New Zealand's first government-funded space mission aims to track global methane emissions

Kiwi scientists will soon be measuring global methane emissions with data collected by a satellite, in New Zealand's first-ever government-funded space mission.

MethaneSAT launched on Tuesday from California onboard a SpaceX rocket, in a partnership between the US and New Zealand which aims to hold the world's worst polluters to account.

RocketLab's HQ has put more than 170 satellites into orbit, but today's mission carries extra weight.

"It's an absolute pleasure to be here to celebrate what is a historic day in New Zealand government's space history," head of New Zealand Space Agency Iain Cossar told a room packed with stakeholders and scientists.

Although the US is leading the mission, New Zealand is in charge of operating MethaneSAT - a washing machine-sized satellite that will sweep the globe using a high-resolution infrared sensor to detect methane emissions.

RocketLab CEO Peter Beck said RocketLab's work on the mission really begins when the satellite goes into orbit.

"So pointing the satellite to areas of interest, pull all the data down and then coordinating all of the requests coming from scientists around the world to make sure we utilise the spacecraft to its maximum potential."

Kiwi scientists will also lead MethaneSAT's science programme, which will track methane emitted from not only oil and gas production but, for the first time, agriculture, with the same precision as ground-based monitoring equipment.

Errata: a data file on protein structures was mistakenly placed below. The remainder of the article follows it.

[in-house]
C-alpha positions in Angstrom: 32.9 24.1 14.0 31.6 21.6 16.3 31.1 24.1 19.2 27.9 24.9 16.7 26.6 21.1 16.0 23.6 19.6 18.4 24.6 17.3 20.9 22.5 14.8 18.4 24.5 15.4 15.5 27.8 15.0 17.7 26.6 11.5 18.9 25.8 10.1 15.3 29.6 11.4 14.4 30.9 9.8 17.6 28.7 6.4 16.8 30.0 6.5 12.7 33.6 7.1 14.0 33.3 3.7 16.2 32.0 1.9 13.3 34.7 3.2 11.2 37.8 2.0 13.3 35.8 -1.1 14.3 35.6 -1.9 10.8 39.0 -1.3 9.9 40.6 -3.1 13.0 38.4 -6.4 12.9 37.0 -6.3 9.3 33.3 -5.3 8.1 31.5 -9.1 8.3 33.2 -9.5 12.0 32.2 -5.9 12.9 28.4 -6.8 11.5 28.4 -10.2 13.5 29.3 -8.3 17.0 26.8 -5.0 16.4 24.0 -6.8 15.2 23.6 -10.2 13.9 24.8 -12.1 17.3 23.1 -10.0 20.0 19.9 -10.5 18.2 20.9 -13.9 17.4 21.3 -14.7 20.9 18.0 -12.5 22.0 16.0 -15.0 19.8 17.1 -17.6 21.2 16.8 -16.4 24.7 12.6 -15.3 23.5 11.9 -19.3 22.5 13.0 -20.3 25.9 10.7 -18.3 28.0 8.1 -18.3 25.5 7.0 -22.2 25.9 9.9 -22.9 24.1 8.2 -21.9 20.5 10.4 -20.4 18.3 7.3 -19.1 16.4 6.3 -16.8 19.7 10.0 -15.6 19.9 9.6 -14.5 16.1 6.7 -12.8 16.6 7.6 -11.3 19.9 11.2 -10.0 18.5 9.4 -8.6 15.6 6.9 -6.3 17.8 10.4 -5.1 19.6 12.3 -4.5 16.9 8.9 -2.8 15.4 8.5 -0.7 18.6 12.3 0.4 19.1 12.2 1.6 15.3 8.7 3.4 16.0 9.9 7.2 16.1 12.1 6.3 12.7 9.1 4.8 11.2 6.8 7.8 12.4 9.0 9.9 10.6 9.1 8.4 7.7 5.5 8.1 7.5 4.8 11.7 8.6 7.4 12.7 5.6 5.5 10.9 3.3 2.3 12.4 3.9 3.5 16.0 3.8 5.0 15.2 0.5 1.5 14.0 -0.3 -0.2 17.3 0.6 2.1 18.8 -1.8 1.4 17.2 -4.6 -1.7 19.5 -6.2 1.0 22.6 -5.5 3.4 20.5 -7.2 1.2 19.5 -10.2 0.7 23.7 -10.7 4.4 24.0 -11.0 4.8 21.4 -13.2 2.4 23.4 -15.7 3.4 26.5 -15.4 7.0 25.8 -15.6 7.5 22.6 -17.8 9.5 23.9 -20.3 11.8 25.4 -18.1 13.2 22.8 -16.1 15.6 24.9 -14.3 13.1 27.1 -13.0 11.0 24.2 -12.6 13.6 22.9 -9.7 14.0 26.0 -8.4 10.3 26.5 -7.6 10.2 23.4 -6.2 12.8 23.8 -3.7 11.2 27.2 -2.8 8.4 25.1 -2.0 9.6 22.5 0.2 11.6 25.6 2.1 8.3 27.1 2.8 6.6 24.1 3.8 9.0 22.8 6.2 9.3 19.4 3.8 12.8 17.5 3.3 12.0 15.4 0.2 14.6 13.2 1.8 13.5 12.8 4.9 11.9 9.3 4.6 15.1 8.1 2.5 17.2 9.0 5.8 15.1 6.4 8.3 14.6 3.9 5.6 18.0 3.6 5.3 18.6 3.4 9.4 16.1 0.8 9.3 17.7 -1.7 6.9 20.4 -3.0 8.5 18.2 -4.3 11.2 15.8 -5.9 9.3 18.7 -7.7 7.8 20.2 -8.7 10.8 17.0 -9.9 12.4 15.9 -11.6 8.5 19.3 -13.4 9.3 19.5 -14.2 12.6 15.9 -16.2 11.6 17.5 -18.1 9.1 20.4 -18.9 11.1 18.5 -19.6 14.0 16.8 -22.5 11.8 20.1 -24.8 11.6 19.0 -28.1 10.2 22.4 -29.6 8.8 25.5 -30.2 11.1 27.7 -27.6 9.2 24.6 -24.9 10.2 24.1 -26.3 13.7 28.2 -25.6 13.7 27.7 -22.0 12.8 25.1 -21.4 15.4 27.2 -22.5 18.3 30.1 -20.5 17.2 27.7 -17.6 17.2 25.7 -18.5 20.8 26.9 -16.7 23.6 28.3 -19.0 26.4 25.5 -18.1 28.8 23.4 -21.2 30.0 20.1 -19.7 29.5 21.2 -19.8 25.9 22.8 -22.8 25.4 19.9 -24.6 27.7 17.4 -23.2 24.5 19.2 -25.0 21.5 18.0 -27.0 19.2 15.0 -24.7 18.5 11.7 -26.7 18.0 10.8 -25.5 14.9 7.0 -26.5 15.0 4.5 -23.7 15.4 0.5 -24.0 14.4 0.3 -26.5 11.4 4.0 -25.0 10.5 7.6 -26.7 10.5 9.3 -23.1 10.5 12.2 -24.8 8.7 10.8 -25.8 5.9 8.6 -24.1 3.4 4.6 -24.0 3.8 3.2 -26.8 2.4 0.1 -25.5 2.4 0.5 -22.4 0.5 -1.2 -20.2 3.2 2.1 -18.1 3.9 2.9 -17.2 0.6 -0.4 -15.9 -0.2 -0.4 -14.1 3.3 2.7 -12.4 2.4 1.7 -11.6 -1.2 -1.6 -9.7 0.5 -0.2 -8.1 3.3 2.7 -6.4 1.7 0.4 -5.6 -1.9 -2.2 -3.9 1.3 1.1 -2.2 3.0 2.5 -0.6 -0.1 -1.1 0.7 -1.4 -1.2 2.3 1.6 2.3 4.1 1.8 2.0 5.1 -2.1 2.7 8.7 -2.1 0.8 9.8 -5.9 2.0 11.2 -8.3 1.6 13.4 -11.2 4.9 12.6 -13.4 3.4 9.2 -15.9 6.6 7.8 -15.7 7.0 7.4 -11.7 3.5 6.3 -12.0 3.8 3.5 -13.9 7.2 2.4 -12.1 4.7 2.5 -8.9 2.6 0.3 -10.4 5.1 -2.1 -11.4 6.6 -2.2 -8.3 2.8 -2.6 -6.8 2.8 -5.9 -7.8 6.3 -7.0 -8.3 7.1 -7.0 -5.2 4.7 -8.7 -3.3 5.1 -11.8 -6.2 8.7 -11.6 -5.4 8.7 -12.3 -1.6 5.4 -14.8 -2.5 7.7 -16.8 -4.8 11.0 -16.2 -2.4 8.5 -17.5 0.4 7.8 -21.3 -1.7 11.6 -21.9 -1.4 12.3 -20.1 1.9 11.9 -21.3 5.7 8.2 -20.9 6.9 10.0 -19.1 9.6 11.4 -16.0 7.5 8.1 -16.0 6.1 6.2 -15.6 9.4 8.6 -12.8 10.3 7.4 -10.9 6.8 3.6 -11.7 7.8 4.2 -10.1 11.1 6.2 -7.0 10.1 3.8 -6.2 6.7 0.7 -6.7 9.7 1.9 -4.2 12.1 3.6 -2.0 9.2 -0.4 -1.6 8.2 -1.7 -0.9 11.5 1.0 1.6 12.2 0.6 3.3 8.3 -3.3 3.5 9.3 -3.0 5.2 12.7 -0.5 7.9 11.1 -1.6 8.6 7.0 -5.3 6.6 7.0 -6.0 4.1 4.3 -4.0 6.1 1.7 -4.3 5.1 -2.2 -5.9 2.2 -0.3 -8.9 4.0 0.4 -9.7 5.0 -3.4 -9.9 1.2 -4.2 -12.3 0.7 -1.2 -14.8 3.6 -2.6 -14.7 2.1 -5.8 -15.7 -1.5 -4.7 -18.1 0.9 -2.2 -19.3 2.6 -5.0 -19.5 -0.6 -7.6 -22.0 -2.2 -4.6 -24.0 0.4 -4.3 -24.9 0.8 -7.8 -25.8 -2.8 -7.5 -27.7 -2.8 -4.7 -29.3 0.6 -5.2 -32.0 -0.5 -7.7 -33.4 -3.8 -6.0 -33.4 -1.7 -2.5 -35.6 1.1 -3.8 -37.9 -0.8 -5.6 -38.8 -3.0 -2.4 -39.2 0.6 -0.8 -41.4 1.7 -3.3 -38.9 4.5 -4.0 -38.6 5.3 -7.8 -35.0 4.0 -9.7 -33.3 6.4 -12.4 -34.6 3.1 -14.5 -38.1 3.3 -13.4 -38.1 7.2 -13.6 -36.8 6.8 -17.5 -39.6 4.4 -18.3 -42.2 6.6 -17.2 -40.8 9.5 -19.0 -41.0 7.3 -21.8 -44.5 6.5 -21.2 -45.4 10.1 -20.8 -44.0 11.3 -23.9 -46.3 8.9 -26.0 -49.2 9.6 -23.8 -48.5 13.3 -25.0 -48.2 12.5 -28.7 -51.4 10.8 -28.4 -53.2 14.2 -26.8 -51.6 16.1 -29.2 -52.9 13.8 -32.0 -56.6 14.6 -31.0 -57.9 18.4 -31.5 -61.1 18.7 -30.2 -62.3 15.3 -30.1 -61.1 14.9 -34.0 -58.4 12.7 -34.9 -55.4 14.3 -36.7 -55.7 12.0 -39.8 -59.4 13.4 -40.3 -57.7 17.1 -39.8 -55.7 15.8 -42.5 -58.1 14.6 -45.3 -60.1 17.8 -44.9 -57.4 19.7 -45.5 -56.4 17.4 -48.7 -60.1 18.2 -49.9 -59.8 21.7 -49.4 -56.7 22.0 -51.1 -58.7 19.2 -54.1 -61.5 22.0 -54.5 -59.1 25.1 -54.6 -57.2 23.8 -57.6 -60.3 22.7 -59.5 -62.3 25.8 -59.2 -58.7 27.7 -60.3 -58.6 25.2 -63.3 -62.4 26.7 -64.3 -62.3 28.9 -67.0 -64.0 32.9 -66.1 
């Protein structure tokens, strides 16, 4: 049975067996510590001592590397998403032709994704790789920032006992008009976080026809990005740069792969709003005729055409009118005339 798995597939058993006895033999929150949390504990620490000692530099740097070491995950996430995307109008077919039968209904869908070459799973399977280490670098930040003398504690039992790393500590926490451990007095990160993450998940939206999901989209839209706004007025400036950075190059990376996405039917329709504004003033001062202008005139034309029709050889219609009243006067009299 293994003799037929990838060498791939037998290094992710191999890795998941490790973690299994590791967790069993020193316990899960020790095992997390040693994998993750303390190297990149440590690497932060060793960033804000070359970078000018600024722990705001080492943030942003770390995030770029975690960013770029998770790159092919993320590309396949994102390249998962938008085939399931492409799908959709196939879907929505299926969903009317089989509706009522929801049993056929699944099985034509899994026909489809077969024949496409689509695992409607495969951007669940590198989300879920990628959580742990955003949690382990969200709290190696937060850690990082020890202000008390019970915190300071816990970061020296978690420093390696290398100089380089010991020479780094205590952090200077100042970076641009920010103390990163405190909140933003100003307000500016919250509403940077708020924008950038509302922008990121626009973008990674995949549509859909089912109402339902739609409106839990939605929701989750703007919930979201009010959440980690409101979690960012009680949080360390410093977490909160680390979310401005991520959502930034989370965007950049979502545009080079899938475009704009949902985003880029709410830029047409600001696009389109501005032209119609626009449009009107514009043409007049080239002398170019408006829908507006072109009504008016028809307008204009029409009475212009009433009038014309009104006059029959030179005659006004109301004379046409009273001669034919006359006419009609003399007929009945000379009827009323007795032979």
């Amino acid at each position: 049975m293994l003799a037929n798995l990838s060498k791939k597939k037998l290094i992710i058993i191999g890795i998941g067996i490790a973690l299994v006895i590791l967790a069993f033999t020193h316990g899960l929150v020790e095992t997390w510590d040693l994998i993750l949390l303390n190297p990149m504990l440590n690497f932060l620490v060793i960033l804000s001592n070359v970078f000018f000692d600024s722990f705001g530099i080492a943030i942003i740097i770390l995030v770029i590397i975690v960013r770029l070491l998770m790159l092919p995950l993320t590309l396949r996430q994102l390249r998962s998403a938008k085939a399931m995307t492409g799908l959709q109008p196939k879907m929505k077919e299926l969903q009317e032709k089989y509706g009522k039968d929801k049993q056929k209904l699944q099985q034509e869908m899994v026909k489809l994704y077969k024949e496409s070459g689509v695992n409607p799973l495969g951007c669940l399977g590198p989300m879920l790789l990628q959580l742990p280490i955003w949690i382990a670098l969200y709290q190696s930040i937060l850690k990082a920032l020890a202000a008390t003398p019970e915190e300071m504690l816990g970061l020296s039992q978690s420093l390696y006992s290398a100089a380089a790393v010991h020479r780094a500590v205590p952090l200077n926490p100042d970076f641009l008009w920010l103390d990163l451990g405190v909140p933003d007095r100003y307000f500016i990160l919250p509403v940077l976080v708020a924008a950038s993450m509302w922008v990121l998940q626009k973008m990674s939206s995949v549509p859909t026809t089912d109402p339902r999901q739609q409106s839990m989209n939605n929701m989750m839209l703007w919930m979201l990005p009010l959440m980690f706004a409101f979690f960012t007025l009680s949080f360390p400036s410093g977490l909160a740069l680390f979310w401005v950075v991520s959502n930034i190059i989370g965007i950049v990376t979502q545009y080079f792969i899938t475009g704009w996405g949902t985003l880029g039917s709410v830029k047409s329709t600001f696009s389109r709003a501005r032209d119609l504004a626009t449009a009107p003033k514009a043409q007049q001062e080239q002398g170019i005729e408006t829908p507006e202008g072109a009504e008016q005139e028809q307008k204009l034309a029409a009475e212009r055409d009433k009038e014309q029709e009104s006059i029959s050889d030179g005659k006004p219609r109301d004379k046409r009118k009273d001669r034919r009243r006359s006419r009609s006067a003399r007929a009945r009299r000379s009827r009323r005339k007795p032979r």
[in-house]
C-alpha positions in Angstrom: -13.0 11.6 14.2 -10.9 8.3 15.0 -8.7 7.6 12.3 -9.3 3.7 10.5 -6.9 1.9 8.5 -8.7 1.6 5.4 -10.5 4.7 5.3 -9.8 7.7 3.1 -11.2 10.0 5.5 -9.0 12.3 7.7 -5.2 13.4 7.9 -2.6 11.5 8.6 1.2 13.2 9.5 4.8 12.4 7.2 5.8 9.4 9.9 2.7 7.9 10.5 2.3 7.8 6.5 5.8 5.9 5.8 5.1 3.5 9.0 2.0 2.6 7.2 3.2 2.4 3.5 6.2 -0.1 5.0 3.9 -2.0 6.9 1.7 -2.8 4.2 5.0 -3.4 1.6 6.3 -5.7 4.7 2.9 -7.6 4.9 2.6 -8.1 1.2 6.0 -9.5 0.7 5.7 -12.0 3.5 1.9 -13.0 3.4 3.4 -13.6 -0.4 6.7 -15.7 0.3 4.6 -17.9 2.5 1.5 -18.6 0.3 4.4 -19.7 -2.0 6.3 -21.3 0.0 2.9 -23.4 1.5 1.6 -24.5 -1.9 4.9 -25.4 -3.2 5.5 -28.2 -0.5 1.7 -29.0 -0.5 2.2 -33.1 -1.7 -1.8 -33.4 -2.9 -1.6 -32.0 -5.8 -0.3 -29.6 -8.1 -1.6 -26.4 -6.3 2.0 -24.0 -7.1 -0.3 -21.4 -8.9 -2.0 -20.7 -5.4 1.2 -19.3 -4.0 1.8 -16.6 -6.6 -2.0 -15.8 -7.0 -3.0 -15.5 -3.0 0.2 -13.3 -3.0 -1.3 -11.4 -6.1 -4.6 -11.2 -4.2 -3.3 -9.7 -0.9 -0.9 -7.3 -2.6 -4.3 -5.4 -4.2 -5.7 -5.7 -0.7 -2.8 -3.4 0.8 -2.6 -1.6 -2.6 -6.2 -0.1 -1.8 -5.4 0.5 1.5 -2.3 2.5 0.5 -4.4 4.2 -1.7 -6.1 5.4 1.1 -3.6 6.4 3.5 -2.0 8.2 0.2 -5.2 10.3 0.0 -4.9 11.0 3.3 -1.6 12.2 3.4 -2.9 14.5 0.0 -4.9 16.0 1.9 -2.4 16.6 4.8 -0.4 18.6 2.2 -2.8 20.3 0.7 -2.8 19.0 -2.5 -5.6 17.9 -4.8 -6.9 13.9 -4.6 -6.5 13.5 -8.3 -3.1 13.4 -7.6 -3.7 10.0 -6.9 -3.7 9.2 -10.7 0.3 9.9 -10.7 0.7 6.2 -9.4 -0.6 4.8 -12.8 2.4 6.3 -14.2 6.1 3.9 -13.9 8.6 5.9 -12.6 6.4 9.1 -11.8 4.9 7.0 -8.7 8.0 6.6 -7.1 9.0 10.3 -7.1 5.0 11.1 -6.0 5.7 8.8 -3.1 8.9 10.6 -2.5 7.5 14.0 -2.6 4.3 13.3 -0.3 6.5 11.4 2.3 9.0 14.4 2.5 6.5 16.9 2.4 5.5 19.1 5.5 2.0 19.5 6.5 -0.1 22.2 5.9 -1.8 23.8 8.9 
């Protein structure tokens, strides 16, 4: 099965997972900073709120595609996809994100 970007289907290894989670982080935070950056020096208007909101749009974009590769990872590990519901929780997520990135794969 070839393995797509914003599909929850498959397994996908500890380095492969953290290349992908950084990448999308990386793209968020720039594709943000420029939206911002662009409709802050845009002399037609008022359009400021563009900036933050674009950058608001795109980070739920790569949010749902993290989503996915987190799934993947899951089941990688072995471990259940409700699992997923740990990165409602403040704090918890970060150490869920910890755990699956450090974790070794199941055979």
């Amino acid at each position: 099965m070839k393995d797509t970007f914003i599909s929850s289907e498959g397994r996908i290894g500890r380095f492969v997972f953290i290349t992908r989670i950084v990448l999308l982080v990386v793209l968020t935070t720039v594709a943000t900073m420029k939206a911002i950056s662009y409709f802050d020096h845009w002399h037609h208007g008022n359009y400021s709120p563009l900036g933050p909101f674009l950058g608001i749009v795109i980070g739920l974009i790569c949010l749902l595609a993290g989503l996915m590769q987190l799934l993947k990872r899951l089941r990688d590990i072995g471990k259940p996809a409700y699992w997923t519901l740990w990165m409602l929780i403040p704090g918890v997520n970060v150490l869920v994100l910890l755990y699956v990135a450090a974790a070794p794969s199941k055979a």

NIWA carbon chemistry and modelling principal scientist Sara Mikaloff-Fletcher said she dreamed of being involved in a mission like this since she was a young girl.

"To have the opportunity to work with an amazing team of people both here in Aotearoa and in the US solving a major climate problem for the first time ever is beyond exciting."

She said no one has mapped methane emissions from agriculture from space with this precision before.

"This is an extraordinary opportunity to be the first group worldwide to develop this capability to not only give us more information here at home, but really to support emissions reductions all around the world."

Mikaloff-Fletcher said the state-of-the-art satellite can measure over a large area and map methane at high spatial resolution and with unprecedented precision.

Methane doesn't last as long in the atmosphere as CO2, but it's potent - responsible for 30 percent of the global warming that drives climate change.

Yet many countries don't know how much of it their agricultural industries are emitting.

Environmental Defence Fund's chief economist Suzi Kerr said the technology isn't about blaming farmers.

"It's about working with farmers and supporting them and pushing them a little to make the changes that need to be made on the ground."

RocketLab will operate the satellite in space and collect its data, while training up the Auckland University Space Institute to take over.

Auckland University deputy vice-chancellor Frank Bloomfield said the university recognised the opportunity to be at the forefront of a growing area of research, and the need to train the next generation of space engineers and leaders in the space industry.

"The potential for further partnership with industry, further spin-outs, and the contribution the space sector can make to the ecomomy is huge," Bloomfield said.

The question now is whether, once it's collected, the data will actually push companies and countries to take action to lower methane emissions.